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Longest day

PostPosted: 21 Jun 2013, 08:12
by Nathan
I wondered if anybody else was a fan of the summer (or winter) solstice?

The other night I had trouble sleeping, and as it was a clear night with just a little bit of high cloud around I had the chance to observe how short the nights actually are at this time of year. I like the coziness of the winter solstice too, when it is already getting dark at half past three in ths afternoon and is still dark after eight the next morning, and on the rare occasion the sun does come out it is too low in the sky to clear the roofs at street level, but I much prefer the summer solstice. I used to celebrate it in my own way by getting up really early and going for a long bike ride at 4am to revel in the oddness of having the streets entirely to myself yet it being broad daylight, but I haven't done that for a while now.

I now live in York, more or less on the 54th parallel and not far from where I spent the bulk of my childhood, where on the longest day of the year the sun rises at 4.32am and sets at 9.42pm. If the skies are clear though, it's light for quite a bit longer than that - you could read a book outside 45 minutes before sunrise and after sunset with no problem. It's noticeably lighter than London, where I lived for a few years until recently.

If there is no cloud, or better still a little high cloud in the northern sky to reflect the sunlight from just below the horizon then it doesn't get 100% dark at all - even at 1am there is a blue tinge on the northern horizon, and the outlines of clouds and buildings in the distance are illuminated before the long morning twilight starts up again. It's nothing compared to what proper arctic or sub-arctic latitudes get, but it doesn't happen at all in London after about 11.15pm if I remember rightly, and we are only about 200 miles further north. I've always had a geeky fascination with summer twilight and how the differences get bigger quite noticeably within short distances once you go above 50 degrees latitude, and I could happily live at a much higher latitude where the differences between summer and winter daylight are even more acute.

I'm not much of a fan of hot weather, but I always look forward to late spring and early summer more so than any other time of year: the countryside a lush green, wildflowers everywhere and the parks/gardens full of colour, the long days and the warmth before I've had the chance to get sick of it.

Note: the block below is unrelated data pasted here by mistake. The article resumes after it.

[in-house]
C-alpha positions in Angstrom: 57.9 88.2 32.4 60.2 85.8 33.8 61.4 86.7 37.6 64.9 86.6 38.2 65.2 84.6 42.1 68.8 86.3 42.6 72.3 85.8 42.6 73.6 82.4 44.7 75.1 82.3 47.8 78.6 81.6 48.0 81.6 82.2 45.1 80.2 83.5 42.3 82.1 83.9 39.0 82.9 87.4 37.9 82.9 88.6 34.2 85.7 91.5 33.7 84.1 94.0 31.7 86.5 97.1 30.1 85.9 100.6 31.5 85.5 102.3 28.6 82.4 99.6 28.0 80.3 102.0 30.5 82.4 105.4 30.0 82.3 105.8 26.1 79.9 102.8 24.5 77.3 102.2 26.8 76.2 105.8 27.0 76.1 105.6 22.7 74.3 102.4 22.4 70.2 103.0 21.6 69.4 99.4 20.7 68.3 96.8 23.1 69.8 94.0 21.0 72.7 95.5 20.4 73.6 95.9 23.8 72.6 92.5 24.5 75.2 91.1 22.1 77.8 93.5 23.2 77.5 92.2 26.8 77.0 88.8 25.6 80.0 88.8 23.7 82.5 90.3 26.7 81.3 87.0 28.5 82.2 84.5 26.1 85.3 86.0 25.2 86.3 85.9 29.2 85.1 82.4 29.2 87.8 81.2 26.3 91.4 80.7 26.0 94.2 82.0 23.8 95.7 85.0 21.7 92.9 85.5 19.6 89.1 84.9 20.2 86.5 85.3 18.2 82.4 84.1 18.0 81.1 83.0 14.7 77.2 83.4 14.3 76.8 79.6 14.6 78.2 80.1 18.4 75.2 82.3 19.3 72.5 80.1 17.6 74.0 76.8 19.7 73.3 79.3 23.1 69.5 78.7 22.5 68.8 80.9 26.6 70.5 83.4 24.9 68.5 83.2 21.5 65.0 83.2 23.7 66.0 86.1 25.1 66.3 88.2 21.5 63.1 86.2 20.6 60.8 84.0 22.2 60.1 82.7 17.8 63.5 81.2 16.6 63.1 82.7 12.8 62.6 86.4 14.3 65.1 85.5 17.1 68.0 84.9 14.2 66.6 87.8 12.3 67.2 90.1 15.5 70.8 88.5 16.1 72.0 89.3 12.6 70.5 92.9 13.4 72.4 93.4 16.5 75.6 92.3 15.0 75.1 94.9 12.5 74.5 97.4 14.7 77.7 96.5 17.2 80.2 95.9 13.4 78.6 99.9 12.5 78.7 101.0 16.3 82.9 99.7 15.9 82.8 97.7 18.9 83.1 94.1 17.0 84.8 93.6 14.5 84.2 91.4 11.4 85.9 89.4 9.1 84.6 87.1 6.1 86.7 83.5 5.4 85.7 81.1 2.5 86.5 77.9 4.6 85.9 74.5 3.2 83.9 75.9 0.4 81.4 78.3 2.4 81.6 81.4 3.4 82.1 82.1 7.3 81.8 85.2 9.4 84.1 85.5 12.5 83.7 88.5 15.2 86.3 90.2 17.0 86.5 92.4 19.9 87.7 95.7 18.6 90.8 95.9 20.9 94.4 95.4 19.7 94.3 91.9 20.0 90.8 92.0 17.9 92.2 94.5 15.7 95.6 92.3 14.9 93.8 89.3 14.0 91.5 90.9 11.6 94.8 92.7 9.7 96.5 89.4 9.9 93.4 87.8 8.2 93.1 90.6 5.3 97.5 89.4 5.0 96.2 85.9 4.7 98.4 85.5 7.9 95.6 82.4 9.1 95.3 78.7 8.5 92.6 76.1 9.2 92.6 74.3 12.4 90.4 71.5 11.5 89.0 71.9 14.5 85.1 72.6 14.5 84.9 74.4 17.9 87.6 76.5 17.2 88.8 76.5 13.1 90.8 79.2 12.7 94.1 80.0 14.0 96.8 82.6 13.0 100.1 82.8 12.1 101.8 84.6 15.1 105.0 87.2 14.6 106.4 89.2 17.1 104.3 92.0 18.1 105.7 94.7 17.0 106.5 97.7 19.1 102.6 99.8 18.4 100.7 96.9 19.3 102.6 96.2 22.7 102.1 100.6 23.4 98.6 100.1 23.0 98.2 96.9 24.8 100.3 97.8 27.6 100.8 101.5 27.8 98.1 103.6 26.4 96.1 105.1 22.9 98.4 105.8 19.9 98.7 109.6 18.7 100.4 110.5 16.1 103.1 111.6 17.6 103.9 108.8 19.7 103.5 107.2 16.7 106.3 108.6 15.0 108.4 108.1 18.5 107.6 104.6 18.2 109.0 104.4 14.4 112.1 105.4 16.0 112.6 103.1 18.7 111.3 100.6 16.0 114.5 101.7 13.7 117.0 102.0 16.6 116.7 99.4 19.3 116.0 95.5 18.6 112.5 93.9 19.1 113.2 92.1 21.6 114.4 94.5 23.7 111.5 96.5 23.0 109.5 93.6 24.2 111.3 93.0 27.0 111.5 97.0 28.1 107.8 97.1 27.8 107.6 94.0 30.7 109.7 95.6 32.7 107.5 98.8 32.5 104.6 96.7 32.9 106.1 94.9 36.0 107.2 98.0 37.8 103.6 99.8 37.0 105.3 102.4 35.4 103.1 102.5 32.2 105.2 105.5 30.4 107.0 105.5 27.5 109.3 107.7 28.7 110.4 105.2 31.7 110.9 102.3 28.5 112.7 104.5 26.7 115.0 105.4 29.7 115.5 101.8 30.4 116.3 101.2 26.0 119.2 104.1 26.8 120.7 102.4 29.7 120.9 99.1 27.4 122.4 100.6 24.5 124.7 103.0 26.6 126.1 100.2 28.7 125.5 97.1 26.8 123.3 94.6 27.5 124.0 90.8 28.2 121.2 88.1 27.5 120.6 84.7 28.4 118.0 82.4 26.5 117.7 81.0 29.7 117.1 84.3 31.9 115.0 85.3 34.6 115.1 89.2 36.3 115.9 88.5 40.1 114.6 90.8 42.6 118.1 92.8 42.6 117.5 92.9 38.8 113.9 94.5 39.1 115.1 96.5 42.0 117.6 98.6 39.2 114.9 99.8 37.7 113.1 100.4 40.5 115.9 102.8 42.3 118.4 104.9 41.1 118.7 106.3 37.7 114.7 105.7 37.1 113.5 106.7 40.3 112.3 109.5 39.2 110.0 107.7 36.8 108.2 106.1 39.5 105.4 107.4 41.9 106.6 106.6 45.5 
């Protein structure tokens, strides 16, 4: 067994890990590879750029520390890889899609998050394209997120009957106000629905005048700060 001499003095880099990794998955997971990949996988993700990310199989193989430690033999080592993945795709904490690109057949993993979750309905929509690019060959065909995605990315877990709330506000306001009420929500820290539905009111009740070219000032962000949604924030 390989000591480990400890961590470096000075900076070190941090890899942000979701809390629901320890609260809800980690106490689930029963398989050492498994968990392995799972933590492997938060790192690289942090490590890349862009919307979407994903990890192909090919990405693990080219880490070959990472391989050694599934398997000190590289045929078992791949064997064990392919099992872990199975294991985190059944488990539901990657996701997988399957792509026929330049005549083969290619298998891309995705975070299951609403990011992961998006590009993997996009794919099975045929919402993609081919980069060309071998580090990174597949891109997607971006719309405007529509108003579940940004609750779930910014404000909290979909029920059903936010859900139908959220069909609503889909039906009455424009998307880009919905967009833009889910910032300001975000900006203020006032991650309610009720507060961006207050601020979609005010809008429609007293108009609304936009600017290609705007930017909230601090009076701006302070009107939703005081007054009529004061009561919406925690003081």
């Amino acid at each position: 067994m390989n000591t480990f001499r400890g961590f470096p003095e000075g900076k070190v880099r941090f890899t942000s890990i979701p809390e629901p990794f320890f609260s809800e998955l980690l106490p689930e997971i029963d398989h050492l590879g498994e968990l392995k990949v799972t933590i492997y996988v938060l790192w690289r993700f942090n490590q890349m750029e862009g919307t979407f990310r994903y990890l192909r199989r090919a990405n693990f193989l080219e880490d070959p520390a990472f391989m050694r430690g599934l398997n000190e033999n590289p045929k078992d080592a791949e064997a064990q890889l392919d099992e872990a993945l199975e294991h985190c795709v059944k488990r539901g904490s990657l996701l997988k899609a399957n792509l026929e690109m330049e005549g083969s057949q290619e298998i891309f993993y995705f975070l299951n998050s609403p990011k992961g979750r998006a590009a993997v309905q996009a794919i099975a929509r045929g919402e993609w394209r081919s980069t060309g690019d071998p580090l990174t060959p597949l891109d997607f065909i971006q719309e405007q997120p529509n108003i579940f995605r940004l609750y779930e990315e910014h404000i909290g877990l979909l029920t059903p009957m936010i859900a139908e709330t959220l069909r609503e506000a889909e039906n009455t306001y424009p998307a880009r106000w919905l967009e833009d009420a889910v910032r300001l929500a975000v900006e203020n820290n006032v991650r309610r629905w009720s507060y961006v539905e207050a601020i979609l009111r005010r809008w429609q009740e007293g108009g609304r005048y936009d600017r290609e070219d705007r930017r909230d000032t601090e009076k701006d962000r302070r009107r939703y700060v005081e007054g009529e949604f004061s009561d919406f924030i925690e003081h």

In addition to long days we also sometimes get noctilucent clouds here, which again I never saw in London, which are a summer equivalent of the northern lights and something not yet fully understood, and which look like this and can make midnight look even brighter than 11pm:


Re: Longest day

PostPosted: 21 Jun 2013, 08:18
by Gavin
What a fascinating post - I hadn't really thought about this topic to that degree. Congratulations on moving to York! It must be quite different.

Re: Longest day

PostPosted: 21 Jun 2013, 20:03
by Nathan
Right on cue, there's an article wishing we made more of a celebration out of the passage of the seasons, as did our ancestors and as do many of our Northern European near-neighbours:

Re: Longest day

PostPosted: 21 Jun 2013, 20:24
by Gavin
Well, I had made a note in my calendar that summer begins today. Personally I hope it'll be a hot one!

Re: Longest day

PostPosted: 23 Jun 2013, 11:33
by Grant
Being on the other side of the planet, it was our shortest day on Friday. The aspect I had not quite taken into account was the distance the sun (apparently) makes across the horizon from the longest to the shortest day. I live near the sea so mostly have an uninterrupted view of the sunrise and when I think back to late December and the sun's position at sunrise then and now of this weekend, that 23 and a half degrees makes a lot of difference. On other matters celestial, tonight we enjoyed a brilliant "super" full moon with the moon being about as close as it gets to the Earth.